2015 Hero: Carding Activists

Torontoist

2015 Hero: Carding Activists

Nominated for: not giving up on correcting an injustice and building a better city.

Torontoist is reflecting on 2015 by naming our Heroes and Villains—the people, places, things, and ideas that have had the most positive and negative impacts on the city over the past 12 months. Cast your ballot until midnight on January 7. At noon on January 8, we’ll reveal your choices for Toronto’s Superhero and Supervillain of the year.

Heroes Carding Activists by Evan Munday

Days after Mark Saunders took office as Toronto’s Police Chief, he spoke at the second African Canadian Summit and pledged to continue carding—the dubious practice whereby police stop and question citizens, without cause, and record the encounter. “If we remove the ability of our officers to engage with the community,” Saunders said, avoiding the term “carding,” “all I can tell you is that will put us in a situation where there will be an increase of crime.”

It was a blow to the growing body of anti-carding advocates who hoped the city’s first black Police Chief would end the policy that’s rife with racial bias.

Carding was implemented a decade ago under the pretext of protecting the public. In that time, no evidence has been provided that the practice reduces crime, and activists have denounced it for years. Pressure to abolish carding mounted this April, first when Toronto Police had the chance to reform it (nothing much changed), and again when Toronto Life published a memoir by journalist (and sometimes Torontoist contributor) Desmond Cole recounting his experience as a young black man being routinely stopped and questioned by cops.

The momentum of carding was much bigger than one person or story.

A few weeks later, Black Lives Matter organized a protest outside the Toronto Police headquarters where hundreds of supporters showed up demanding an end to carding. In June, as the wave of activism swelled, Knia Singh, a black law student, launched a Charter lawsuit alleging police aren’t legally allowed to retain information obtained through carding. The following week, the Ontario Human Rights Commission called for Toronto Police to end carding.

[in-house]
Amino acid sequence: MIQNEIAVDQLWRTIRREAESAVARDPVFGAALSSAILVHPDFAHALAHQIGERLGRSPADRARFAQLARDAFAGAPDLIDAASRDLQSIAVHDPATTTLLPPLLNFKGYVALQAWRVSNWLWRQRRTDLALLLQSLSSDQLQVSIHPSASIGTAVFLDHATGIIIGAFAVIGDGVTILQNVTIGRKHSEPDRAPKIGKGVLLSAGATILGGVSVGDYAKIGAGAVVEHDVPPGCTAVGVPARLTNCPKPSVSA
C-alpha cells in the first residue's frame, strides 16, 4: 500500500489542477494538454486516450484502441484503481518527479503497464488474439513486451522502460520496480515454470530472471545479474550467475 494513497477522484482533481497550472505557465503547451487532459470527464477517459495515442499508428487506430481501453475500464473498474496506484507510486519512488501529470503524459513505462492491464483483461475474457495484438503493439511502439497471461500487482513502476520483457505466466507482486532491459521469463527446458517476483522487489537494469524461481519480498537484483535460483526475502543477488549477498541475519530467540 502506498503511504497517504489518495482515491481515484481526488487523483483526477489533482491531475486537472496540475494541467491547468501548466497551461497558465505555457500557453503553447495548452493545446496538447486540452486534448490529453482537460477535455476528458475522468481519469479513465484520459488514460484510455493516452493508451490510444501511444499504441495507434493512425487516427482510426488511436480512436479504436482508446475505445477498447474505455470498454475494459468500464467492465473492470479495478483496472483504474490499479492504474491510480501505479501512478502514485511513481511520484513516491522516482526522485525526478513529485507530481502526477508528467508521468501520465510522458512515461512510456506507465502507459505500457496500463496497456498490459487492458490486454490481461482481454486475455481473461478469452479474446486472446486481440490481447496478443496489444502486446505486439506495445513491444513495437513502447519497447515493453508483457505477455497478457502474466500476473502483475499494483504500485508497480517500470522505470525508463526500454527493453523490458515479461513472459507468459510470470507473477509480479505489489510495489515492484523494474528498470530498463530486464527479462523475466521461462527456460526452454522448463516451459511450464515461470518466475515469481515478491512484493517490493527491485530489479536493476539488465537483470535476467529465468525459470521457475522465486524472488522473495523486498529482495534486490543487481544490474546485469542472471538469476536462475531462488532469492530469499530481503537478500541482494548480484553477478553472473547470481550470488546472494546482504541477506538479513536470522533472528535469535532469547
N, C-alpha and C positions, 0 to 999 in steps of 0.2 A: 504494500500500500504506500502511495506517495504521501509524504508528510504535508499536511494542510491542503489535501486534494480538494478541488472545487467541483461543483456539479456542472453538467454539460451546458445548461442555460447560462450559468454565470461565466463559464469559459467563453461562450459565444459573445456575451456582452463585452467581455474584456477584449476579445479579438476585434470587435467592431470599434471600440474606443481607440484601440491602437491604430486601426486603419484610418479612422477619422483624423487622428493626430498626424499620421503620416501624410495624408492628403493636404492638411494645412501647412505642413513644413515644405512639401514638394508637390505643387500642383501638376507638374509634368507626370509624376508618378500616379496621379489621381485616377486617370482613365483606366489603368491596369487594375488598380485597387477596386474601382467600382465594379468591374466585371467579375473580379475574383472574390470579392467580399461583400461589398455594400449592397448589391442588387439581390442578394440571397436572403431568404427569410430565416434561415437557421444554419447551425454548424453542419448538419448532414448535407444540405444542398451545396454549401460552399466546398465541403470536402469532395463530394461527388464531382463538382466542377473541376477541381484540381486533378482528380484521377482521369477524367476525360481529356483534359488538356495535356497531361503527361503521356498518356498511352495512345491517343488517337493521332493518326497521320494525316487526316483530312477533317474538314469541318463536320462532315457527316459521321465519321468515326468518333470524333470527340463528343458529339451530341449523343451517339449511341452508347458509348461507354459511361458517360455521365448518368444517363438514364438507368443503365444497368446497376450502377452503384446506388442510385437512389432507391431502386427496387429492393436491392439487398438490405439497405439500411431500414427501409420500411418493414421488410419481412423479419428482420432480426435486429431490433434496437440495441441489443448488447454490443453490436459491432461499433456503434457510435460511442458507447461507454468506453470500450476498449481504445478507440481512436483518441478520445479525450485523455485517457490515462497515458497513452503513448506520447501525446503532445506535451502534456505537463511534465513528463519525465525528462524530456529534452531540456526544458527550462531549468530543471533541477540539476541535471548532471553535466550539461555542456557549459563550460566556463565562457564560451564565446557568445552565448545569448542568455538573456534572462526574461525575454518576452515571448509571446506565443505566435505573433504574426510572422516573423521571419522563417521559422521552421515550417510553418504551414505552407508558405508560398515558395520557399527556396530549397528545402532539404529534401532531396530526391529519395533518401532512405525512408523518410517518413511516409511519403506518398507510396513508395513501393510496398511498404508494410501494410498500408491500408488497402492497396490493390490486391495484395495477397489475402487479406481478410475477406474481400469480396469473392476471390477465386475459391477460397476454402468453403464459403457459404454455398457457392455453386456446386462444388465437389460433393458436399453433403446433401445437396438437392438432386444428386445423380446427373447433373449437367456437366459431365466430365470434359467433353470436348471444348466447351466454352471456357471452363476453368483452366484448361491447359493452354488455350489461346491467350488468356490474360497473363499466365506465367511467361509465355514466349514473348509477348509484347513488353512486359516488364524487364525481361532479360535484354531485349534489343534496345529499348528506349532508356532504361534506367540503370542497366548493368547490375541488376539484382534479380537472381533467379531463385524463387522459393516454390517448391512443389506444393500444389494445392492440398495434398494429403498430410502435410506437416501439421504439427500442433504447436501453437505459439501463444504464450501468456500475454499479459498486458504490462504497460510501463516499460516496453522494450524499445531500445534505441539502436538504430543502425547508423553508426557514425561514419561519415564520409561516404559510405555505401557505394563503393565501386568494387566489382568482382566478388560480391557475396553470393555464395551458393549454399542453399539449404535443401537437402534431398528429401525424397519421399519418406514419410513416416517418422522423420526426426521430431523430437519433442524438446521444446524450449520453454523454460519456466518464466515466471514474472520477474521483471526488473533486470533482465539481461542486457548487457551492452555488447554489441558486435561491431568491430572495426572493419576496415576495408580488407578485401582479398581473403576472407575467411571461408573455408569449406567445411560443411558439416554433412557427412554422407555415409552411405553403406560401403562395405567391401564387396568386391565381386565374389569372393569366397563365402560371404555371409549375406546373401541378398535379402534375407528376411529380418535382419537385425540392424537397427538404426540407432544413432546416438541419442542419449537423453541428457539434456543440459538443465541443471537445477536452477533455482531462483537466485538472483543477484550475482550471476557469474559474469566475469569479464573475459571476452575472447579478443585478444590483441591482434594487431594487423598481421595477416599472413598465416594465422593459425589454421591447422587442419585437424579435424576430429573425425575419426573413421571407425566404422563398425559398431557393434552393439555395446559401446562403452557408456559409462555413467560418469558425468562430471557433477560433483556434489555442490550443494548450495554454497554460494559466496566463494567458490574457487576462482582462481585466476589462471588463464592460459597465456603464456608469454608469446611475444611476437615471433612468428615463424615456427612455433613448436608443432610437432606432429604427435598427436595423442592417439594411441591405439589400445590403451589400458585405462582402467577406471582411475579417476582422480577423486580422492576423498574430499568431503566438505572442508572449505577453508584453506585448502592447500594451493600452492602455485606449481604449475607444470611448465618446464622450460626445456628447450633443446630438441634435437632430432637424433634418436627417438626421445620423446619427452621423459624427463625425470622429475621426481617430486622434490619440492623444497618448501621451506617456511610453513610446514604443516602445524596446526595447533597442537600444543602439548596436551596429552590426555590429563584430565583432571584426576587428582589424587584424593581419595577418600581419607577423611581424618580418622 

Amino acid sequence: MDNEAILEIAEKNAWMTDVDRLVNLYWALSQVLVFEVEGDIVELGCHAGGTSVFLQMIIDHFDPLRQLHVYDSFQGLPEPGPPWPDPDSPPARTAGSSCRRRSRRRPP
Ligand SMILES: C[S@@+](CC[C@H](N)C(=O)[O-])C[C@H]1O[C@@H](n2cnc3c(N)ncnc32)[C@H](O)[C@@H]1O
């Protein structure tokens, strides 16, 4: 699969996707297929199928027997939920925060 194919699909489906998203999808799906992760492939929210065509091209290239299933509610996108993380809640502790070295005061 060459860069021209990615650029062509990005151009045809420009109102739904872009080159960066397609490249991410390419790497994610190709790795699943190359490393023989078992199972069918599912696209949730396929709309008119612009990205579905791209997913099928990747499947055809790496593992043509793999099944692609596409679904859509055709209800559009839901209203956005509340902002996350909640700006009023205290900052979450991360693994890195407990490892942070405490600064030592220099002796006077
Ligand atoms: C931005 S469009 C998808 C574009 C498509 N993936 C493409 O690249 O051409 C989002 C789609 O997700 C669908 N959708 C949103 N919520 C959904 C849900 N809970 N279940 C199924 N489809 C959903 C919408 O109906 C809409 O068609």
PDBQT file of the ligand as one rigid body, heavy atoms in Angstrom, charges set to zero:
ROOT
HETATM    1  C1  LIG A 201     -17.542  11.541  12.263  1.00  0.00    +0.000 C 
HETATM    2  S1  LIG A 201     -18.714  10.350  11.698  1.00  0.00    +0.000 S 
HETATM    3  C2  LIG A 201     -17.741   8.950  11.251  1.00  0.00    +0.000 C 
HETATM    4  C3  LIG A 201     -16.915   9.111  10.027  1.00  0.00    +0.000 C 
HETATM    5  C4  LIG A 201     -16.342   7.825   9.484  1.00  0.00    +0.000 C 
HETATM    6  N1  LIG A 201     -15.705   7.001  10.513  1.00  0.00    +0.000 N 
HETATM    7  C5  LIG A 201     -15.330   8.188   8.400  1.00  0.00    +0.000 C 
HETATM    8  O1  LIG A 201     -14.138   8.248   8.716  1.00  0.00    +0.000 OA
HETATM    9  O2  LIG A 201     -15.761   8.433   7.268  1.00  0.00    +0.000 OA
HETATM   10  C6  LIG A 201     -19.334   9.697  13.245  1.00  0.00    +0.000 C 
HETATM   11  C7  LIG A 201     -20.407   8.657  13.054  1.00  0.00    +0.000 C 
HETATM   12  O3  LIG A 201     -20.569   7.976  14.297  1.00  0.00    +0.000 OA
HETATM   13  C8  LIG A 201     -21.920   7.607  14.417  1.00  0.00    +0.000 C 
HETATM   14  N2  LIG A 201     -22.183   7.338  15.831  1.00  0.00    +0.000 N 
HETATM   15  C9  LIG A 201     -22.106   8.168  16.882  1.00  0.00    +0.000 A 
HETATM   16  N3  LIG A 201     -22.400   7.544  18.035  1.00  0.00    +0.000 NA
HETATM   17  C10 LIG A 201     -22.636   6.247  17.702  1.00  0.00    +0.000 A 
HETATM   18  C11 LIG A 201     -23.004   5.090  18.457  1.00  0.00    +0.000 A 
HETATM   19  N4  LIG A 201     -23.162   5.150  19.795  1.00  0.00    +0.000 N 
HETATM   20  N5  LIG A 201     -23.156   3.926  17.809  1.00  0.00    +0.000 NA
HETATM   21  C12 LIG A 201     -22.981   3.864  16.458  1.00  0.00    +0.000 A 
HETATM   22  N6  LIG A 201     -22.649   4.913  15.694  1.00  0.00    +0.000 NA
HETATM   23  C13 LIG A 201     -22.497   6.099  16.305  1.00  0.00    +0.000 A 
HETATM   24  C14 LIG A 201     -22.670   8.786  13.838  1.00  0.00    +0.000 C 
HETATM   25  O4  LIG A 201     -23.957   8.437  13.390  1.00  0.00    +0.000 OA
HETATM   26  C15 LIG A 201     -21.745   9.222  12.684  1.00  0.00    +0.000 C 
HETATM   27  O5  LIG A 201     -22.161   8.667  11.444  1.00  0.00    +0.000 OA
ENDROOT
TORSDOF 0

Around that time, Mayor Tory, who originally supported Chief Saunders’ pro-carding stance, said he would vie for the “permanent cancellation” of the practice at the next police board meeting.

On October 28, the Ontario government didn’t end carding, but drafted new regulations for it with vague guidelines on how to minimize racial profiling.

Toronto has a ways to go before scrapping carding, but activists—most of whom aren’t household names or get quoted in newspapers—made huge strides towards getting there. The overdue progress over the last few months is a direct response to pressure from community activists and organizations that has been years in the making, and they’re not stopping now. New carding regulations are set to take effect by July 2016. Before then, activists will keep pressing police forces and governments to end the practise—not just regulate it—and wipe the database of profiles groundlessly collected from carding.

If shaping a more just city in the face of overwhelming institutional obstacles isn’t heroic, then we don’t know what is.


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